It is a confusing situation for lighting designers, as there are well-documented vision and health benefits to the use of high-CCT lighting. These benefits include circadian rhythm entrainment (e.g., Holzman 2010) and improved visibility (e.g., Berman et al. 2006). Taken together, the recommendations are at best contradictory.

As always, “… there is a need for more focused research leading to practical recommendations on this subject” (Willmorth 2014a). In the meantime however, lighting designers need to make informed decisions on behalf of their clients. What to do?

There is no short answer. As this article demonstrates, the issue of blue light causing retinal lesions is based on a misunderstanding of vision research work done in the 1970s. It is still an open question as to whether long-term chronic exposure to blue light may cause vision problems, but the evidence to date (known to this author at least) is not persuasive. [Update 14/11/08 – see concluding paragraphs and SCENIHR (2012).]

[UPDATE 14/12/11 – See revised concluding paragraphs and GLA 2012.]

The recommendation above – “Use the lowest CCT LED color with the highest CRI available to suit the lighting application” – also highlights the danger to journalists when combining reviews of the academic literature with design recommendations. While it could be construed from the article that this recommendation is based on concerns about vision problems, it is instead advice that the author would communicate to any client (Willmorth 2014b), regardless of the academic literature.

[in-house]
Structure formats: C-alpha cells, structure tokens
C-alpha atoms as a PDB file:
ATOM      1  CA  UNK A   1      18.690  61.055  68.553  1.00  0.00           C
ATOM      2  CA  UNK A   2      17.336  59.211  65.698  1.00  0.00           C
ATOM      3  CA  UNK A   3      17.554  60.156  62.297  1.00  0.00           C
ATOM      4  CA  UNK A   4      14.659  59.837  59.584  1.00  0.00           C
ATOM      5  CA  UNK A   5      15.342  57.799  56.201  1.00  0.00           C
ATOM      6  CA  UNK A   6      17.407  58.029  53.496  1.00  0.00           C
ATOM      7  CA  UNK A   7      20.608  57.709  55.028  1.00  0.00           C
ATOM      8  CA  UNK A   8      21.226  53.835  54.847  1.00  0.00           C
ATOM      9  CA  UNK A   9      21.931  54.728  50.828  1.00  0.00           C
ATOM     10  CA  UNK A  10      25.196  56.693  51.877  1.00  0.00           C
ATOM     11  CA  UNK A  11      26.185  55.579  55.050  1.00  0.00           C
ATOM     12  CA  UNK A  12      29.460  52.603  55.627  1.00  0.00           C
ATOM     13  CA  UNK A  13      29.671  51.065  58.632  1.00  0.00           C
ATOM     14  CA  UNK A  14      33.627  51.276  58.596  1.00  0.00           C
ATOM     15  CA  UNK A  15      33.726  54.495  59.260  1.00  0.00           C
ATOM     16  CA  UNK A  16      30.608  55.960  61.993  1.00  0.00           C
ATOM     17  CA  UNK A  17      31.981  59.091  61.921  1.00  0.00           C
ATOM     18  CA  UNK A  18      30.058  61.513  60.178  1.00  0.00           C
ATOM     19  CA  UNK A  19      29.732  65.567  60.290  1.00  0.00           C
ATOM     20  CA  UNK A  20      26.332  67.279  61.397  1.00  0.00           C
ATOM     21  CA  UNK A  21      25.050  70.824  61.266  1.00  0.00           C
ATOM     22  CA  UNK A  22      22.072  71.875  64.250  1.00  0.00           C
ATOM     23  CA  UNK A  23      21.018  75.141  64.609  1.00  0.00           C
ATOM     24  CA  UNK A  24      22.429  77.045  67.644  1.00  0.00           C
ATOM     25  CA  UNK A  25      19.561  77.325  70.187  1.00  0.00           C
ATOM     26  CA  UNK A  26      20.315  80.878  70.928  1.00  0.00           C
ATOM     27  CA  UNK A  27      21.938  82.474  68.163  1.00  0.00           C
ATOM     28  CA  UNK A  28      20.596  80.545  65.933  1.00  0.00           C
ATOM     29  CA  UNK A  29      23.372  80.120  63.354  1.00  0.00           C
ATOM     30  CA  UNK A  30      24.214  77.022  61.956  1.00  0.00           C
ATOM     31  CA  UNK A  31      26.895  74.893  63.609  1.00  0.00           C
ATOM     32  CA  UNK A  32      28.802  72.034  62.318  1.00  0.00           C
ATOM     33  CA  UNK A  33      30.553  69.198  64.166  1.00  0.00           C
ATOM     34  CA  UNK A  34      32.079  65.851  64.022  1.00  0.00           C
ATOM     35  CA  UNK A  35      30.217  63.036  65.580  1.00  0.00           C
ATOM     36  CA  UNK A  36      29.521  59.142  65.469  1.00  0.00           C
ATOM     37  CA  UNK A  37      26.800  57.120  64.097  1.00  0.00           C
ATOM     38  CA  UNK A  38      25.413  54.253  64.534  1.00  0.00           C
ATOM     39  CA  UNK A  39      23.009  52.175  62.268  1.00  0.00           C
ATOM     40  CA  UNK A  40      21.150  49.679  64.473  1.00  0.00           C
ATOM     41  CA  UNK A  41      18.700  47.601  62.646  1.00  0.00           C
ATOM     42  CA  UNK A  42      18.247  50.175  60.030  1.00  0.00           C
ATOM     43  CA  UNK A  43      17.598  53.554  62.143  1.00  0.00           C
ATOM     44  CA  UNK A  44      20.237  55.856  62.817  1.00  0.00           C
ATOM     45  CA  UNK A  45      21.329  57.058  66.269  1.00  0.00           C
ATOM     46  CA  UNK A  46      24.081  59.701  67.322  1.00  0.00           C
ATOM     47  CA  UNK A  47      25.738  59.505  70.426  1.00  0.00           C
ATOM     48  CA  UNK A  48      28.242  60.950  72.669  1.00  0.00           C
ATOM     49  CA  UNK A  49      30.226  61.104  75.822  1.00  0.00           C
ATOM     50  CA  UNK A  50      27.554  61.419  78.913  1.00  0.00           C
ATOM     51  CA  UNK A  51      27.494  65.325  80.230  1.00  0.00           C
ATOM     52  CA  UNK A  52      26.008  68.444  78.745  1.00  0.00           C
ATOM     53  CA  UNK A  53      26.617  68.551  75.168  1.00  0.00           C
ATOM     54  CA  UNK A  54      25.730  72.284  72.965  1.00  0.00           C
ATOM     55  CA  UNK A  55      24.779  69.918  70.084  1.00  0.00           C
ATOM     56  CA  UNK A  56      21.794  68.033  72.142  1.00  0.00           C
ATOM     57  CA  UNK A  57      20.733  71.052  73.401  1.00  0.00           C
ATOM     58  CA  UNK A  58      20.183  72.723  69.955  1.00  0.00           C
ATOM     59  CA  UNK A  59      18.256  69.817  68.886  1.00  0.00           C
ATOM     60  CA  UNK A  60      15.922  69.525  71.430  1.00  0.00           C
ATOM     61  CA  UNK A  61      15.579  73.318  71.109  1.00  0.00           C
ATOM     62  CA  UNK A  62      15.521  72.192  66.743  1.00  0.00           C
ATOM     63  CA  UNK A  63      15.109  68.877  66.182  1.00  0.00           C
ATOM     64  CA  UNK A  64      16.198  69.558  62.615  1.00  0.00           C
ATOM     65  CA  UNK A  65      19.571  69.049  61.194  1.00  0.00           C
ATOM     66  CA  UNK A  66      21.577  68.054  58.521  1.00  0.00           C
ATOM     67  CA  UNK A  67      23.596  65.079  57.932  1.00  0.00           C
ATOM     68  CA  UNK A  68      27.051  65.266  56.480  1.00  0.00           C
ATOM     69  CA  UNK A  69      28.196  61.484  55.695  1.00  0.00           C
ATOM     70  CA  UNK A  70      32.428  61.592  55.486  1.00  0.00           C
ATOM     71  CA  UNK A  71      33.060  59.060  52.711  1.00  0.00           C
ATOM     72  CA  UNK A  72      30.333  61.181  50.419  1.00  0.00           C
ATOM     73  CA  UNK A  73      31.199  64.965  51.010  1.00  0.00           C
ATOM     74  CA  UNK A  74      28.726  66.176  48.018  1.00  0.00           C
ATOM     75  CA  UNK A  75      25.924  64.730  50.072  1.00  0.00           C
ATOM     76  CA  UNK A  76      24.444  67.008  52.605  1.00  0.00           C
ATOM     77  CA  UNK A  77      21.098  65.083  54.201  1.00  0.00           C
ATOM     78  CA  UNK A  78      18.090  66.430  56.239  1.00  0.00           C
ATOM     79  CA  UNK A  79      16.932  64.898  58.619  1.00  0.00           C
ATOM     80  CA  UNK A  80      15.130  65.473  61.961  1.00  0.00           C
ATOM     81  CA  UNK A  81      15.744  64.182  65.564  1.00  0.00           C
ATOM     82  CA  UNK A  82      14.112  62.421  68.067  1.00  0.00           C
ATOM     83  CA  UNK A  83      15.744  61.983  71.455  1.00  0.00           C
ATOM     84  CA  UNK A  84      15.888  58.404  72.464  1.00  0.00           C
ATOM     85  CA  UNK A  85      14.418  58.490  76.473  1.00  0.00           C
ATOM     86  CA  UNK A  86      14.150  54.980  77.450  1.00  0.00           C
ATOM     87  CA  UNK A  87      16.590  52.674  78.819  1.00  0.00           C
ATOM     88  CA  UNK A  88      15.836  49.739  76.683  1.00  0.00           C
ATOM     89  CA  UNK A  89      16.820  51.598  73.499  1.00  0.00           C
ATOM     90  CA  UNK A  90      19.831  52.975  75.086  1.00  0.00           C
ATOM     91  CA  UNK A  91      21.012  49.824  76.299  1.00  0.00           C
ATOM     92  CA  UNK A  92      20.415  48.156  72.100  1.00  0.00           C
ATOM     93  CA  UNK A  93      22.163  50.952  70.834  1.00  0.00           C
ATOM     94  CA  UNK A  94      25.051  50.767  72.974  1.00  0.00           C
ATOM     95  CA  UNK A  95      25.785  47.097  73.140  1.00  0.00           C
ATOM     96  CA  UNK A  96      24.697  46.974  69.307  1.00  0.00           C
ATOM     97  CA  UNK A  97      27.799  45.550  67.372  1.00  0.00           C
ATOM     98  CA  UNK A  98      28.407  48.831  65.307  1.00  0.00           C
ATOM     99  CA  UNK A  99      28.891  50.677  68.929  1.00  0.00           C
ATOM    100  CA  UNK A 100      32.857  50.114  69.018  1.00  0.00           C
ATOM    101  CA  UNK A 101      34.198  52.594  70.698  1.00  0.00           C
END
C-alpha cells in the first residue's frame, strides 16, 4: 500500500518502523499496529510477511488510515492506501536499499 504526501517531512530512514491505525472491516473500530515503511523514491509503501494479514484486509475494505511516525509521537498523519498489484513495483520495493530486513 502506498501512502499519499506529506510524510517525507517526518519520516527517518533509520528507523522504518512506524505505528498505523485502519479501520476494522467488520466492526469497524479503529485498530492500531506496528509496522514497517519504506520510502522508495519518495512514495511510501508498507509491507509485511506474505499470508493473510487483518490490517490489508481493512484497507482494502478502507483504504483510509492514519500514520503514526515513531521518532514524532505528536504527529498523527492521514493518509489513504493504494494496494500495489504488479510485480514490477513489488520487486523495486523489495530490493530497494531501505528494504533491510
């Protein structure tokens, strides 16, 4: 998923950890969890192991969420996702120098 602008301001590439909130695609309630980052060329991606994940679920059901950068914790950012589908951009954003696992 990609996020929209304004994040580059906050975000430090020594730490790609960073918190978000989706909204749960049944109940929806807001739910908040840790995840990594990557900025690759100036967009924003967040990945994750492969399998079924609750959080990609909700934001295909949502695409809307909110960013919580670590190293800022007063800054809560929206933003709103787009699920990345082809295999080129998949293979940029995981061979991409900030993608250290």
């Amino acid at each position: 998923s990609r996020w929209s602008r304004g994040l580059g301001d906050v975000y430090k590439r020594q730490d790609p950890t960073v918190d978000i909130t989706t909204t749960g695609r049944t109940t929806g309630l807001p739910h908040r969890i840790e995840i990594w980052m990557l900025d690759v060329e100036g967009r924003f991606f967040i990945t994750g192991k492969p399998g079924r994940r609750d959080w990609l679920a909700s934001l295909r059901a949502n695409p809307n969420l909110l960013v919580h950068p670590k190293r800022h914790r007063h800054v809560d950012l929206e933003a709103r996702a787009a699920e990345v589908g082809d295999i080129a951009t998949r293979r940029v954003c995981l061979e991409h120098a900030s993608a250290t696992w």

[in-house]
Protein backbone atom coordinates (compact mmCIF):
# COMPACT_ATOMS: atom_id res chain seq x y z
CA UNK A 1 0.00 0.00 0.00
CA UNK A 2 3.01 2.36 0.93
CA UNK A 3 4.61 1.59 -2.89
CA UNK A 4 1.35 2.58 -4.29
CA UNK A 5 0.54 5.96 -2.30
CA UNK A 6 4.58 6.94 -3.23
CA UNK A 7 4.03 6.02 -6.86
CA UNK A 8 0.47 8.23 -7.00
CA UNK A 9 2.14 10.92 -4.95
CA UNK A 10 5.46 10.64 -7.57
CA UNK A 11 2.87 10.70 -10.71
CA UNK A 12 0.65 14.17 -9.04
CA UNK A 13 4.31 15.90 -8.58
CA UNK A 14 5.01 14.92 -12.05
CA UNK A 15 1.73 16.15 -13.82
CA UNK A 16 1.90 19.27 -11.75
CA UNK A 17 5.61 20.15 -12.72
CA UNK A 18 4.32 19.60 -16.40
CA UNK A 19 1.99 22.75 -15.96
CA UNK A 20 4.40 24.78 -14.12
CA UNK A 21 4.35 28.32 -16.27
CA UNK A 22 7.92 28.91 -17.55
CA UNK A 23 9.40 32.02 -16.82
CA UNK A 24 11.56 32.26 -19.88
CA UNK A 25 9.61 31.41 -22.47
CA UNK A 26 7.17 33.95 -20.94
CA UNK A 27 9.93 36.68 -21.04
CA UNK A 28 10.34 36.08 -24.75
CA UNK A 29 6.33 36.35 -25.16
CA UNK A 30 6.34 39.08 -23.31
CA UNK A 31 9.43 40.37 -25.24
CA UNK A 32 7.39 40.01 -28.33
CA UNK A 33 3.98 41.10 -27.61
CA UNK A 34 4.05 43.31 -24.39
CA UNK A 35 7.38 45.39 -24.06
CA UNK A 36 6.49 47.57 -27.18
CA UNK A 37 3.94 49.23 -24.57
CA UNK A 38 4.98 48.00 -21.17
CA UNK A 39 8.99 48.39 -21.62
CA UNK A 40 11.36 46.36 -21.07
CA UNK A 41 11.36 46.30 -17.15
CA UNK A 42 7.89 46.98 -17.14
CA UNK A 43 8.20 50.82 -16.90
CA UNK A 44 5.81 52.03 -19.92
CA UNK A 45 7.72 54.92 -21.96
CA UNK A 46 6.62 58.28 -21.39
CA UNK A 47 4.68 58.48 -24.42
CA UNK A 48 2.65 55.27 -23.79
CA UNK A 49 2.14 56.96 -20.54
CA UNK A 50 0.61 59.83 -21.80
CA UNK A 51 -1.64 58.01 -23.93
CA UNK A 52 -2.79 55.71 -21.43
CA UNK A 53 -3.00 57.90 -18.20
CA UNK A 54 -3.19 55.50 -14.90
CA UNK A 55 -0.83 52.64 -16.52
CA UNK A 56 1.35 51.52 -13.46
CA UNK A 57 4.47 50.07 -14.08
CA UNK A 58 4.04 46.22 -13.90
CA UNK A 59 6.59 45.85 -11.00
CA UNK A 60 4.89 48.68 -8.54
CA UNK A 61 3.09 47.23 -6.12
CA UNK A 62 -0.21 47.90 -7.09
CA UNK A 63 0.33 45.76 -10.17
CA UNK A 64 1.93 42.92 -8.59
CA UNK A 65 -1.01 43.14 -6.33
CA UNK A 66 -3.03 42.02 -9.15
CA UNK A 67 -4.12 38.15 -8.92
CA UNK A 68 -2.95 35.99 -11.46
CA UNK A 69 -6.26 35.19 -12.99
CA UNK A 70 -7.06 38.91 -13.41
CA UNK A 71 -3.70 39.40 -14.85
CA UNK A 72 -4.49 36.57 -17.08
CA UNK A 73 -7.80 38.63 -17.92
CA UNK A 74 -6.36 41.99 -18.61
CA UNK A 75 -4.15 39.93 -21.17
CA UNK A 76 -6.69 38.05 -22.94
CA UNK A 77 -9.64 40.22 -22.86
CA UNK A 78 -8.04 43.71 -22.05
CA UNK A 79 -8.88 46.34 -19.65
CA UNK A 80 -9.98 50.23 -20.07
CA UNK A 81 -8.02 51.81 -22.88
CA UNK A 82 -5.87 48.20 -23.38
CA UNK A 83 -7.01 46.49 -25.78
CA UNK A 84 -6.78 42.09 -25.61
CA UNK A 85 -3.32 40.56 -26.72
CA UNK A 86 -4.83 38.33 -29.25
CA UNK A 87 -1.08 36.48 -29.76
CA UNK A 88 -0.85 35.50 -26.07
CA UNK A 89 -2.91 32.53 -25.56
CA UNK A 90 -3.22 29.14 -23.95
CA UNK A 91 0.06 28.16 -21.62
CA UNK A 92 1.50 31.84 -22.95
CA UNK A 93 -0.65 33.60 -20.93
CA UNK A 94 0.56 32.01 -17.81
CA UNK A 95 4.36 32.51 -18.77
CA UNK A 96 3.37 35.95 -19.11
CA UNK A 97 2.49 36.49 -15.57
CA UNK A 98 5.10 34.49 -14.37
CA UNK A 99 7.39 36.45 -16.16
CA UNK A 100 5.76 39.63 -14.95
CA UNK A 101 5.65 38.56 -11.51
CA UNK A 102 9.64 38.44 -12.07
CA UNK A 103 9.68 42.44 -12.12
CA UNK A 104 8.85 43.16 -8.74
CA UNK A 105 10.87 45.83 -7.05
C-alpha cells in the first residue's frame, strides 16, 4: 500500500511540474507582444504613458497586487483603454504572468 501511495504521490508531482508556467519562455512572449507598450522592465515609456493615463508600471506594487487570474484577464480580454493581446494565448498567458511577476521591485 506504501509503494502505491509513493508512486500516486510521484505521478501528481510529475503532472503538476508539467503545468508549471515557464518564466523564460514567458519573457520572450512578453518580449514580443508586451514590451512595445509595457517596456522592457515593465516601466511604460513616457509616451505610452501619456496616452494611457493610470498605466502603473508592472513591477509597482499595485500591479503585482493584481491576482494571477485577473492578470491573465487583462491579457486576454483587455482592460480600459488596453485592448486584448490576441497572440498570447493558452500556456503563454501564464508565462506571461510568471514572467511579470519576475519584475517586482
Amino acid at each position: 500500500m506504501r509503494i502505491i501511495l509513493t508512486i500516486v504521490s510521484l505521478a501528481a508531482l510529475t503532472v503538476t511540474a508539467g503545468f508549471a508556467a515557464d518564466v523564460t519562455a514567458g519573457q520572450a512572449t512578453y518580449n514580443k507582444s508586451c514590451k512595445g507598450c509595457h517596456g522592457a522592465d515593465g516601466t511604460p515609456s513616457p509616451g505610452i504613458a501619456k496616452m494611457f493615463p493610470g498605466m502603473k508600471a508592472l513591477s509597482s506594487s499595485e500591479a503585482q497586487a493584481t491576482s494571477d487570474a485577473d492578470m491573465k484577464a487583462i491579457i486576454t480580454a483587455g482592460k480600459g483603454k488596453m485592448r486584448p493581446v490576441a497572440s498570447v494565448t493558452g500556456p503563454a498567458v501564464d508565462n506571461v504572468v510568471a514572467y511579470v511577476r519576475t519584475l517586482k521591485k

To be perfectly clear, this article is in no way meant as a criticism of Willmorth (2014a). It is instead an exploration of how scientific research can be misinterpreted and then promulgated in good faith as scientific fact. It is a problem that all science journalists face, myself included.

More to the point however, this article attempts to clarify some of the issues concerning the “blue light hazard.” As lighting designers, it is important to realize that direct viewing of extremely high-brightness LEDs may cause eye damage. At the same time, it is important to understand that these concerns are distinct from everyday interior lighting design practices.

Background

Lighting Research Center researcher John Bullough published “The Blue-Light Hazard: A Review” in the Journal of the Illuminating Engineering Society (Bullough 2000), in which he summarized the research on the role of short-wavelength (i.e. deep blue) light and ultraviolet radiation in retinal damage. Quoting from this paper:

“For practical purposes with ‘white’ light sources, any condition resulting in direct exposure to luminances under 10,000 cd/m2 is unlikely to present a risk of photochemical injury to the retina. For such sources, calculation of the blue light hazard is not necessary.”

Putting this into context:

“… might lead one to believe [that] fluorescent lamps present greater risk than incandescent lamps, because they produce a greater portion of their light in the short-range portion of the visible spectrum. However, because fluorescent lamps also have low luminances (T12 lamps: 8,000 cd/m2; T8 lamps: 11,000 cd/m2; T5 lamps: 20,000 cd/m2), their potential risk for photochemical injury is negligible …”